- The main use of Labels is to make the salient aspects of a conversation, model, or other representation *visible* so that those aspects can be clearly understood and linked to other aspects. Labels should give a clear summary of an important idea, and generally speaking be no longer than is necessary to get the idea across. Use the Detail (or other nodes) to provide supporting information. Since Labels can now be any length (as of Compendium 1.3). this is not quite as big an issue as it was formerly, but economy of expression is still a good idea (i.e. don't put more in the
label than is necessary)

- End all Question node labels with a question mark ("?") for clarity. This is especially important when distributing information produced from Compendium without the graphic images -- if there is no question mark, it won't look like a question and may be confusing

- Use initial caps for your label text (as are these suggestions) -- aids greatly in clarity

(AMS)


Top

Templates 


How do I make templates? 

Tags:templates  

Making templates 

Tags:templates  

There are many ways to do this. Templates in Compendium can be as 'deep' as you want -- i.e. not just some nodes and links on one map, but whole structures of maps within maps (if desired).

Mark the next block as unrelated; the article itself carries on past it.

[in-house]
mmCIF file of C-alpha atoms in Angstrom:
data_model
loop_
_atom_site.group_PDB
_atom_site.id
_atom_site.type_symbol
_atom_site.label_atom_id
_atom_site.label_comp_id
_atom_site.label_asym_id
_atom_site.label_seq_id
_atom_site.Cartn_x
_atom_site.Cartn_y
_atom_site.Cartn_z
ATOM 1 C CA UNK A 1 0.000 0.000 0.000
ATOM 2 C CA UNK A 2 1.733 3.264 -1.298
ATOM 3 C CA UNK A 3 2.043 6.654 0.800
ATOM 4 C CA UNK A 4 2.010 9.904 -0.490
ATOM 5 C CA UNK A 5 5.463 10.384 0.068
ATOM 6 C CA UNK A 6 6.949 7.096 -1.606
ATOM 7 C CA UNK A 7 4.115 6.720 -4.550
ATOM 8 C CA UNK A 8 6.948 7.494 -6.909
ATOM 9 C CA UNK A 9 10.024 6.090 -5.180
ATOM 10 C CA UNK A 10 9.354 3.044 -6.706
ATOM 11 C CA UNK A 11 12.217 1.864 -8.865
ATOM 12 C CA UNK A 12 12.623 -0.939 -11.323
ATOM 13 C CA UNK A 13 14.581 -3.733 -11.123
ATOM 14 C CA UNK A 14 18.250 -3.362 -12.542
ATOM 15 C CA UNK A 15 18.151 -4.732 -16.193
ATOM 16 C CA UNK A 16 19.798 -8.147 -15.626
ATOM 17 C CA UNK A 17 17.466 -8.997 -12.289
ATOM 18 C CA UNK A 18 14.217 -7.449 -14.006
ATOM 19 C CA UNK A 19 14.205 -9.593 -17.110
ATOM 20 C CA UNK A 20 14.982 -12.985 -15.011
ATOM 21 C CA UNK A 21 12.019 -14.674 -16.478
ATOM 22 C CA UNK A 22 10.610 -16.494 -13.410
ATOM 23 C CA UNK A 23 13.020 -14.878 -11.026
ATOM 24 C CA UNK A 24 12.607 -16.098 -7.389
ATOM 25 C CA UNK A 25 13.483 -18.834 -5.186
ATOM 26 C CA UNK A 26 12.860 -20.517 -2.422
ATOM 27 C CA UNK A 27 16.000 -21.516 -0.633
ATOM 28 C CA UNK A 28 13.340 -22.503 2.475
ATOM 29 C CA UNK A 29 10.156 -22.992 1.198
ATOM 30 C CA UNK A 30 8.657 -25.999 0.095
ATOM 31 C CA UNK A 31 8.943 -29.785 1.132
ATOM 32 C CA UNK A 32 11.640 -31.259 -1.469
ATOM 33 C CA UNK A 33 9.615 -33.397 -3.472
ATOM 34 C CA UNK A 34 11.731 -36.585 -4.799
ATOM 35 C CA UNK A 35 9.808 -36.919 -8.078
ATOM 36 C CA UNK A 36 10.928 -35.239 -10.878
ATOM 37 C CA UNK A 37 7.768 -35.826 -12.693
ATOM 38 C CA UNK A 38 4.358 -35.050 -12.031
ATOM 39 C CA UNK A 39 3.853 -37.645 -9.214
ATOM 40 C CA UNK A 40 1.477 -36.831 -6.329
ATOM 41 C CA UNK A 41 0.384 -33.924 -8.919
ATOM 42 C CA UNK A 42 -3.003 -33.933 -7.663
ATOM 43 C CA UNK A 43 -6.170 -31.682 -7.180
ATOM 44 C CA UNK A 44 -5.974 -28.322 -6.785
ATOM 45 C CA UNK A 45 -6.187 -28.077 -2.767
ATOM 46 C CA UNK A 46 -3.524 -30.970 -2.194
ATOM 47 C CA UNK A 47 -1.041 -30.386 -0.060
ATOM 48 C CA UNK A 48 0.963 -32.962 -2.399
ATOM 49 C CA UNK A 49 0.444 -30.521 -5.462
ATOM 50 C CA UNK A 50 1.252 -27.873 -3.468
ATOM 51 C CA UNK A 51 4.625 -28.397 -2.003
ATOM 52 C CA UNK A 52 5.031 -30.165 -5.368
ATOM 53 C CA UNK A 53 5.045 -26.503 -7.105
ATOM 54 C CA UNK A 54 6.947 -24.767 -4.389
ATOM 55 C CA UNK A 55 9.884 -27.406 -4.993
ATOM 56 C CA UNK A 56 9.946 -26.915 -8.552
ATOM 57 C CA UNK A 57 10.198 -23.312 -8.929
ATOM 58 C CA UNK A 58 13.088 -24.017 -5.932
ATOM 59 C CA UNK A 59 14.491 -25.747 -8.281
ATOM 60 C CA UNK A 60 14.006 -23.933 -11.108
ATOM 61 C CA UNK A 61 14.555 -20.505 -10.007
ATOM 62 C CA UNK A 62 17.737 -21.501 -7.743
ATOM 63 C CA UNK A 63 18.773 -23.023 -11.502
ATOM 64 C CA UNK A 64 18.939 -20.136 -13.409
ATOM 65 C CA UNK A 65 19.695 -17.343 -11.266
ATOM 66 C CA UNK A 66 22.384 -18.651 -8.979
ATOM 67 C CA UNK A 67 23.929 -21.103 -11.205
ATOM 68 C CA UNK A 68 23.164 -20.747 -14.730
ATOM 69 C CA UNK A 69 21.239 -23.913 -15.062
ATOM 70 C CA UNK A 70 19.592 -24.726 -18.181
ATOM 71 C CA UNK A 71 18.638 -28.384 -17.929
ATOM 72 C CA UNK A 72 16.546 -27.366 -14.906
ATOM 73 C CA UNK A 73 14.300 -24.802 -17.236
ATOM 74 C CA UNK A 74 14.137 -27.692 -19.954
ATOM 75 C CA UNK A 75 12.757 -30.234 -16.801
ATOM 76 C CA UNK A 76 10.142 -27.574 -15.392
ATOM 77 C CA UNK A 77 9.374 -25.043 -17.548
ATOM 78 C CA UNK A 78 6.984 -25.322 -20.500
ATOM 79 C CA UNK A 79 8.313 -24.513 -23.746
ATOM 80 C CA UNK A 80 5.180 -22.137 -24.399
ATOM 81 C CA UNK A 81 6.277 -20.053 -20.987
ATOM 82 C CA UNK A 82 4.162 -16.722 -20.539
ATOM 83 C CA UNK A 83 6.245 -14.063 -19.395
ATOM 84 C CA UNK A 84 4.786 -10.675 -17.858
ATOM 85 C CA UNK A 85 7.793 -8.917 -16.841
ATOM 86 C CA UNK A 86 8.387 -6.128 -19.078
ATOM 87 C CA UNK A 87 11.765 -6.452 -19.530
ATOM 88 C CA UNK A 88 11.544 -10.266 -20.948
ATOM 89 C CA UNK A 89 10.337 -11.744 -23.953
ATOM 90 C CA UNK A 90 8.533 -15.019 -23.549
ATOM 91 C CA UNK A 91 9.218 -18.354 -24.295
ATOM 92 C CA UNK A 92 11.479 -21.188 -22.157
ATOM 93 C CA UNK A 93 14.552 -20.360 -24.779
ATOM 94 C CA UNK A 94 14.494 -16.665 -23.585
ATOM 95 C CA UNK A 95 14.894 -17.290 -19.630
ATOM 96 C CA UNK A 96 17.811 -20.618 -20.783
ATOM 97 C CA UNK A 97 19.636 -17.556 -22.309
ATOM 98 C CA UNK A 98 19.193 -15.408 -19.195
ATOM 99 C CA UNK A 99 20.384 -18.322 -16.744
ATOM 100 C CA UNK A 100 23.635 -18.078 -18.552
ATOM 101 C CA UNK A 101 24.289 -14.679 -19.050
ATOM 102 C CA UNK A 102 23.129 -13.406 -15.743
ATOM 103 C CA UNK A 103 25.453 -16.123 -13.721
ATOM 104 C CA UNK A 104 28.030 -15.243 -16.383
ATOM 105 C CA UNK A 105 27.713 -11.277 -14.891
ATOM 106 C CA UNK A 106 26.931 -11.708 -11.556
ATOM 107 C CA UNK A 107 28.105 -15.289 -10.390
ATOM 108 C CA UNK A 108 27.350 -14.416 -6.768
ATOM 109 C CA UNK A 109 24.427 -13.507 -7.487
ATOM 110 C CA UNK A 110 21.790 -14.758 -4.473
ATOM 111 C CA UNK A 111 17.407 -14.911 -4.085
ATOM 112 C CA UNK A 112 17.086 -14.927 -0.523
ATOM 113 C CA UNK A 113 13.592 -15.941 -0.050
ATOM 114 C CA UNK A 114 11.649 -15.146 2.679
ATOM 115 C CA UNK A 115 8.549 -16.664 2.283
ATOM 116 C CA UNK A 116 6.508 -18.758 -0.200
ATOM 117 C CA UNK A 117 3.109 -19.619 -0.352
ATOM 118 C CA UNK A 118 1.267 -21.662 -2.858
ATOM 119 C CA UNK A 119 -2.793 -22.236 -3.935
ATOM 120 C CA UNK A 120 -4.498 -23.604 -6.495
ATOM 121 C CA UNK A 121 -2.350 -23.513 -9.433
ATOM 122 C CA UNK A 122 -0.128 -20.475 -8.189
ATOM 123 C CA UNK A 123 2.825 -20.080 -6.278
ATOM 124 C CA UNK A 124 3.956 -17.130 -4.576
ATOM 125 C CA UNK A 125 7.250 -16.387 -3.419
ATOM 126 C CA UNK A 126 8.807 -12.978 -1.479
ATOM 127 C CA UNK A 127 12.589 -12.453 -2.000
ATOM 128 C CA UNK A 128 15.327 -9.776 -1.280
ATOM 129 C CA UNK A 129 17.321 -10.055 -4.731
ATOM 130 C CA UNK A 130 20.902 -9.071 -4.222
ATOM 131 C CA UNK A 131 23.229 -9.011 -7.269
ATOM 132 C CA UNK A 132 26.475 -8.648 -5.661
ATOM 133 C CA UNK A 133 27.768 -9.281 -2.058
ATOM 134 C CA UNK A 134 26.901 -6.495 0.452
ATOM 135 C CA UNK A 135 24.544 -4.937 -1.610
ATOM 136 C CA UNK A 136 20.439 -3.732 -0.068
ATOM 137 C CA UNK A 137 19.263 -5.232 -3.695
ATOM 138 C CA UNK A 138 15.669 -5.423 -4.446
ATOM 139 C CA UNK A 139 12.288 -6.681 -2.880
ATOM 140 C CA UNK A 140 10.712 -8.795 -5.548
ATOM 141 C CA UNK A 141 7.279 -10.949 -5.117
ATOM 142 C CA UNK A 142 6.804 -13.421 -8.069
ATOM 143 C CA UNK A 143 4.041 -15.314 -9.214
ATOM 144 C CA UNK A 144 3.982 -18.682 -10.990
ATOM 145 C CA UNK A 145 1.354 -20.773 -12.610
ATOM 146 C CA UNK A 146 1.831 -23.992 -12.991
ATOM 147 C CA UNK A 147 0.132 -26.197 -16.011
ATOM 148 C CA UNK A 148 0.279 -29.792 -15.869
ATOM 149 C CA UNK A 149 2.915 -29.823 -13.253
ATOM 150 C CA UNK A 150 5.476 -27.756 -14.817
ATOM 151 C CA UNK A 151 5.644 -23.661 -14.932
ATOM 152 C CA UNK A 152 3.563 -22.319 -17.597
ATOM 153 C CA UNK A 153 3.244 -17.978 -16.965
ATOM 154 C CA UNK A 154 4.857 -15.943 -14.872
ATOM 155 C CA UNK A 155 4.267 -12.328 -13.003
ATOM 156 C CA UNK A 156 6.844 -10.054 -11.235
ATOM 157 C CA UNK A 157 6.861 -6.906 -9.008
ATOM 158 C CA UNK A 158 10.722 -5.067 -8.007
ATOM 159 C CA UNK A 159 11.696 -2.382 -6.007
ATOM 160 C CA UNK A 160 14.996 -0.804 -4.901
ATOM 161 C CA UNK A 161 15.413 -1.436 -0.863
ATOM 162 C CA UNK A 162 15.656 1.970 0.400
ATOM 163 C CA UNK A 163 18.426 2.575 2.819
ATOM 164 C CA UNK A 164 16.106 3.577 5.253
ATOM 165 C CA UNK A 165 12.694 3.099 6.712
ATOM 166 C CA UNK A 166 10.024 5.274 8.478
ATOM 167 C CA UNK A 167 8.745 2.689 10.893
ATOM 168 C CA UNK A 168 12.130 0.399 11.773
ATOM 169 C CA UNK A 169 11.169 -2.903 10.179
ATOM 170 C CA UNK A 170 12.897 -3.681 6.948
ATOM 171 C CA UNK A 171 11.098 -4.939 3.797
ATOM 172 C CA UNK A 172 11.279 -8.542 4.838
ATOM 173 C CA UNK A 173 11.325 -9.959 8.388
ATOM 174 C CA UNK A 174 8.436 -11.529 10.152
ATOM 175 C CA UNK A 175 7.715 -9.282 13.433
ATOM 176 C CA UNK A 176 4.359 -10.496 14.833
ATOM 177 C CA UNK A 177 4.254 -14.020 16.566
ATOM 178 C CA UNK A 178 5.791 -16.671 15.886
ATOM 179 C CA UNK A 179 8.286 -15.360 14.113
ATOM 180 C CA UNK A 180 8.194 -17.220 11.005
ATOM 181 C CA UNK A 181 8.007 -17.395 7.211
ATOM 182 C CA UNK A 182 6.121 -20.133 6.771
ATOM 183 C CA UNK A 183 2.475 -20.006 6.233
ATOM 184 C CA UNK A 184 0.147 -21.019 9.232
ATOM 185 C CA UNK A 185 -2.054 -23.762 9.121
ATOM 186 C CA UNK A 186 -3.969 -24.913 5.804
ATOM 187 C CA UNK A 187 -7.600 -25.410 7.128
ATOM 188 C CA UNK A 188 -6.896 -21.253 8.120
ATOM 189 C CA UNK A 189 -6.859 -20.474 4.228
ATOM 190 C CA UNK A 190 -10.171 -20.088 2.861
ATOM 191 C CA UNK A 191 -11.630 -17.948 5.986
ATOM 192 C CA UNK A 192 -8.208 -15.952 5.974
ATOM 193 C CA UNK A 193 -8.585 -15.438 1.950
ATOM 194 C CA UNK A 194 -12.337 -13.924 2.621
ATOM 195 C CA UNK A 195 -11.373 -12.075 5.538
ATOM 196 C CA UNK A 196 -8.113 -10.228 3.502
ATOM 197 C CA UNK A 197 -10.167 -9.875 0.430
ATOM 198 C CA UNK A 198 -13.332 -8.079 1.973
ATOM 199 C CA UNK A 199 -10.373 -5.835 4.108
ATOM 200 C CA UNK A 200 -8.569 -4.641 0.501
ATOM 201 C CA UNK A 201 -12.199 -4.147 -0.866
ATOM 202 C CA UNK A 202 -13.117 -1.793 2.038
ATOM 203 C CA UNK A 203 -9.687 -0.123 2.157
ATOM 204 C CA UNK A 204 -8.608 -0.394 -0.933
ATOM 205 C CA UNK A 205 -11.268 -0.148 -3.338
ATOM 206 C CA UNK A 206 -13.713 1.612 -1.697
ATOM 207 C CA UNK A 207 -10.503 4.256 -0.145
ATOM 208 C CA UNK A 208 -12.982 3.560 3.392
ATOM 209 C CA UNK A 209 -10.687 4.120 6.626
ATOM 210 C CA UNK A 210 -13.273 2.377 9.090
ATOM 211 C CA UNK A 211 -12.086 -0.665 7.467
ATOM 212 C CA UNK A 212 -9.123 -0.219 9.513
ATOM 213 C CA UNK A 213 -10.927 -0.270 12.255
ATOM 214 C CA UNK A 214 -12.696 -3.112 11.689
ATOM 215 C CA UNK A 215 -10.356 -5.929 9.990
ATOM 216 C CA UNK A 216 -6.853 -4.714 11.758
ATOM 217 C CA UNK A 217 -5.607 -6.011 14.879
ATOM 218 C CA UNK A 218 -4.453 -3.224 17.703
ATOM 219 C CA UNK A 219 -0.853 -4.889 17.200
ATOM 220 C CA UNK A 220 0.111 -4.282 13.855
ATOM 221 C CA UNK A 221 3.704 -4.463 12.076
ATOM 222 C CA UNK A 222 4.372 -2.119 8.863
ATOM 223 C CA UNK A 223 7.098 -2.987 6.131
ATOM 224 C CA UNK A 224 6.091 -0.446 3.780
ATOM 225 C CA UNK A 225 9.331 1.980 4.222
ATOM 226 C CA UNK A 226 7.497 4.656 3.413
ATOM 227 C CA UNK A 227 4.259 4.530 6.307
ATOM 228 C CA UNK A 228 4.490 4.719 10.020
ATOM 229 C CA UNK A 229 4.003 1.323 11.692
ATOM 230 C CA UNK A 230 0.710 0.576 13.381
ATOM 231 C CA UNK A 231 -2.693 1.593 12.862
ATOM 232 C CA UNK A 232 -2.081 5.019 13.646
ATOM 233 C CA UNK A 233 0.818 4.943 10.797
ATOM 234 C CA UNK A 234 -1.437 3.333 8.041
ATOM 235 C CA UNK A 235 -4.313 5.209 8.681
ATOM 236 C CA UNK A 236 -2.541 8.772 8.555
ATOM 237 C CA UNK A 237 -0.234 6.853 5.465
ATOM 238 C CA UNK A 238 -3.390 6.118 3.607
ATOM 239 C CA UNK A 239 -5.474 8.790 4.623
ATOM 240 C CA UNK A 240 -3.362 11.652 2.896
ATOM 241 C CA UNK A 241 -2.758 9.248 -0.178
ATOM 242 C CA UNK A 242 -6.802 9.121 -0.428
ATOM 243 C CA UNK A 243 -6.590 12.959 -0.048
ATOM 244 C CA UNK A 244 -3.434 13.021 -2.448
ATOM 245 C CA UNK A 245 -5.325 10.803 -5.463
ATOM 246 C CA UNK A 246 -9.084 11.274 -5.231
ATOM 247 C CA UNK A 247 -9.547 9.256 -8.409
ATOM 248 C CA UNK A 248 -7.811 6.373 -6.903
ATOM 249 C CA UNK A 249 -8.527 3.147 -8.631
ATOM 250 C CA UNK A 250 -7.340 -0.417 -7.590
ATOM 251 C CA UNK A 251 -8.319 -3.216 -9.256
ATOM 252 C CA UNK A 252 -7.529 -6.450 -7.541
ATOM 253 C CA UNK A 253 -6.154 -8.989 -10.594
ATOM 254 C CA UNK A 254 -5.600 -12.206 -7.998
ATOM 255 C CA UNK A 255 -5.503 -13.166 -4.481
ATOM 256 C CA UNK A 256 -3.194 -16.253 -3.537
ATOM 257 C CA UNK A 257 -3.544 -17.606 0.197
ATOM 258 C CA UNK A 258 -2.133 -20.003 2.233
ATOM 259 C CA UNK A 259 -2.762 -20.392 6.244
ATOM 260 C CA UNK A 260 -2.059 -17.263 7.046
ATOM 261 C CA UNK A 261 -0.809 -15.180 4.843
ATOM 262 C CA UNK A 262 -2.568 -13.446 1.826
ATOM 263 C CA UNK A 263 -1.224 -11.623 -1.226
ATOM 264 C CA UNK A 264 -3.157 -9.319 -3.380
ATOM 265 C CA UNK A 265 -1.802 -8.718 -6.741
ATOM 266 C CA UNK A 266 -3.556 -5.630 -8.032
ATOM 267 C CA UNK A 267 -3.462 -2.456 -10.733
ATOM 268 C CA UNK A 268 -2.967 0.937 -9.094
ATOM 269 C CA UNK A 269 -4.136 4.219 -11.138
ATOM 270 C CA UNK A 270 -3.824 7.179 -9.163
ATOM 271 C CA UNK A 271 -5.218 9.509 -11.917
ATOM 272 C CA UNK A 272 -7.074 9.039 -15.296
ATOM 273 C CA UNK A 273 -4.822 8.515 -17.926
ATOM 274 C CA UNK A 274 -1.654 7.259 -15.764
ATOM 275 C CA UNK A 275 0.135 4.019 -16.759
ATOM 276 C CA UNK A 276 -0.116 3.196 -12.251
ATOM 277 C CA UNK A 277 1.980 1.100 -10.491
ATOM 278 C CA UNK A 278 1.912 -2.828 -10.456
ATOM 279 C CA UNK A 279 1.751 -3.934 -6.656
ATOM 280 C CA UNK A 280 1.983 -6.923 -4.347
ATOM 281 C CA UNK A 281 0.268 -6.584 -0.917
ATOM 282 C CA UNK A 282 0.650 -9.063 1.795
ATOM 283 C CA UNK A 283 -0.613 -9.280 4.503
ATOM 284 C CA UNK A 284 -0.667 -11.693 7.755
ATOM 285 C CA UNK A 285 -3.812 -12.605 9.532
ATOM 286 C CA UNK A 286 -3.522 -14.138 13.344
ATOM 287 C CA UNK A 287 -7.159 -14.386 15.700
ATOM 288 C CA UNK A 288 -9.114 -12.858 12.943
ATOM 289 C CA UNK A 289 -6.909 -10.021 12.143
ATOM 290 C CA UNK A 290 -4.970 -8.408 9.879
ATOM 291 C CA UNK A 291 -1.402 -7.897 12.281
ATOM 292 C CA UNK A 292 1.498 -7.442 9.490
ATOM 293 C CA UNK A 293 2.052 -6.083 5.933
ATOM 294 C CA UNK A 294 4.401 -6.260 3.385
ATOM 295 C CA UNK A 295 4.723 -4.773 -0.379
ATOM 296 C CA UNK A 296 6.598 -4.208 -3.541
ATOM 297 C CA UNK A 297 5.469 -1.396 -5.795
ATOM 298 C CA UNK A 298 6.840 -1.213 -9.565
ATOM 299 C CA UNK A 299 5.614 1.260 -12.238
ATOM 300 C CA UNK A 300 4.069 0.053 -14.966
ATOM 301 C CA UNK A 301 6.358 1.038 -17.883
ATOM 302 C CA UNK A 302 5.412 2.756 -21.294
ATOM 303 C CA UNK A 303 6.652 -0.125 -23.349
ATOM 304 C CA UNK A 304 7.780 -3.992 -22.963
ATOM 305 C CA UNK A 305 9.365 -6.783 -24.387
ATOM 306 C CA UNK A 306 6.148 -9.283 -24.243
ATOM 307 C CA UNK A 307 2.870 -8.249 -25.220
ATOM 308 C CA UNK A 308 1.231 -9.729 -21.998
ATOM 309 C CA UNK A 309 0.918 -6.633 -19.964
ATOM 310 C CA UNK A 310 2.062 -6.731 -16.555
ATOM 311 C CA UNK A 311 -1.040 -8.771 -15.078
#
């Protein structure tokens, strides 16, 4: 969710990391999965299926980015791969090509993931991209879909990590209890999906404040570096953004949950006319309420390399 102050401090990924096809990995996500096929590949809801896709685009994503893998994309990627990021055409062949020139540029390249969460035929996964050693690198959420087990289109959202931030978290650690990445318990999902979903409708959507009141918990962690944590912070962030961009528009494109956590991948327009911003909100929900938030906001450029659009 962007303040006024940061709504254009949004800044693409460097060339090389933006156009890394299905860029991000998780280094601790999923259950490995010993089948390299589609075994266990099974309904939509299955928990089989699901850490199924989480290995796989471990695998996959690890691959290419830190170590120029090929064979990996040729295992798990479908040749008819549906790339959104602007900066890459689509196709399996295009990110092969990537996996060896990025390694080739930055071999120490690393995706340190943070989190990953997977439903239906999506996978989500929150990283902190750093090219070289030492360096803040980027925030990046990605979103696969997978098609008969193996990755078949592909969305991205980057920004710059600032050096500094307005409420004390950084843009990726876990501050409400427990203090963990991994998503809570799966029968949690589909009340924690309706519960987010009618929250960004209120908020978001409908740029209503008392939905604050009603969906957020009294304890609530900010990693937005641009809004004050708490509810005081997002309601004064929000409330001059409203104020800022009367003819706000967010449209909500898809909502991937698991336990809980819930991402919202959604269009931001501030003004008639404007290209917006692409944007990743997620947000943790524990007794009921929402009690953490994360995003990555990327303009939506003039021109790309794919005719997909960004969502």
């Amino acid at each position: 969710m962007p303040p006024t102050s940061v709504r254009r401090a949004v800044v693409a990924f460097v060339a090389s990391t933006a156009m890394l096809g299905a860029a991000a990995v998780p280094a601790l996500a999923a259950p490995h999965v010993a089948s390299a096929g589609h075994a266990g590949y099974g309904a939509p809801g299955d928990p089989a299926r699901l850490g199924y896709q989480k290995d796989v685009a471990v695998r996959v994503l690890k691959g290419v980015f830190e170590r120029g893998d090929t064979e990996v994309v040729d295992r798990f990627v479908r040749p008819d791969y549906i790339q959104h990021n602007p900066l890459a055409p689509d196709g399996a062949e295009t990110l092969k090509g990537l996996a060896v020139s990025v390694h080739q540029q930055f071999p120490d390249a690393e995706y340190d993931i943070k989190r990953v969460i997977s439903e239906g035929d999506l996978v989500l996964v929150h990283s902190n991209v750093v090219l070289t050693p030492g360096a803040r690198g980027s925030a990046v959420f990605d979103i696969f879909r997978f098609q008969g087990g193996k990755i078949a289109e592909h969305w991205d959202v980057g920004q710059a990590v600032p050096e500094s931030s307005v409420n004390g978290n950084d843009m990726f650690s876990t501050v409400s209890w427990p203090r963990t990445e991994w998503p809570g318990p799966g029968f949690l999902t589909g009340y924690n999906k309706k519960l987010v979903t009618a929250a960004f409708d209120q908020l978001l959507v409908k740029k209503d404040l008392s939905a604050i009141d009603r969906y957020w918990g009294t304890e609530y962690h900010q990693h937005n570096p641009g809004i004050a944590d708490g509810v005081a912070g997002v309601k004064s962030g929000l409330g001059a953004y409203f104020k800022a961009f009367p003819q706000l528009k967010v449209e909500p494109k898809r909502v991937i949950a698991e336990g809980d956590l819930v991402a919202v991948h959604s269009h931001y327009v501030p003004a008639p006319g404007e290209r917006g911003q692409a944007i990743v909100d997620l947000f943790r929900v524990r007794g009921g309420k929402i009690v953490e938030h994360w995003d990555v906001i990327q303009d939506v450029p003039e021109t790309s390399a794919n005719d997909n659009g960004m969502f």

You can make templates by highlighting the node(s) and links you want (or a map containing them, or whatever), then choosing File.. Export.. XML file. Export them to the convenient "Templates" directory in your Compendium program directory. Import them the same way (File... Import .. XML file, or right click on a map white space and choose Import).

Or, you can do the above, and have the templates sitting as xml files in a directory, and just drag and drop those files onto a map. Or, you can have 'pallette' maps hanging around, and Clone the items from those maps (creates non-transcluded copies). Or, you can set up the type of thing you want in Excel or Word and drag and drop those structures in to use as templates. Also see the material on Stencils and the other drag and drop options in the Help, and the New Features section of the Help.
(AMS)

Making templates with XML exports and Clones 

Tags:export  XML  templates  

You can export any structure in Compendium, of arbitrary depth, as an XML file and use it as a template. In other words, you can set up a map containing a set of nodes and links, including maps and lists of other nodes and links, including further maps etc., with all their metadata (tags, transclusions, node and link types), and export that whole structure as a single XML file. It can then be imported as a template as many times as you want. There are choices to make in how you do this, but you are on the right track to deeper/broader use of Compendium than just as a concept-mapping tool.

Once you have saved the structure as an XML file, you can (as you say) drag and drop that file in, or use File...Import...Import as XML.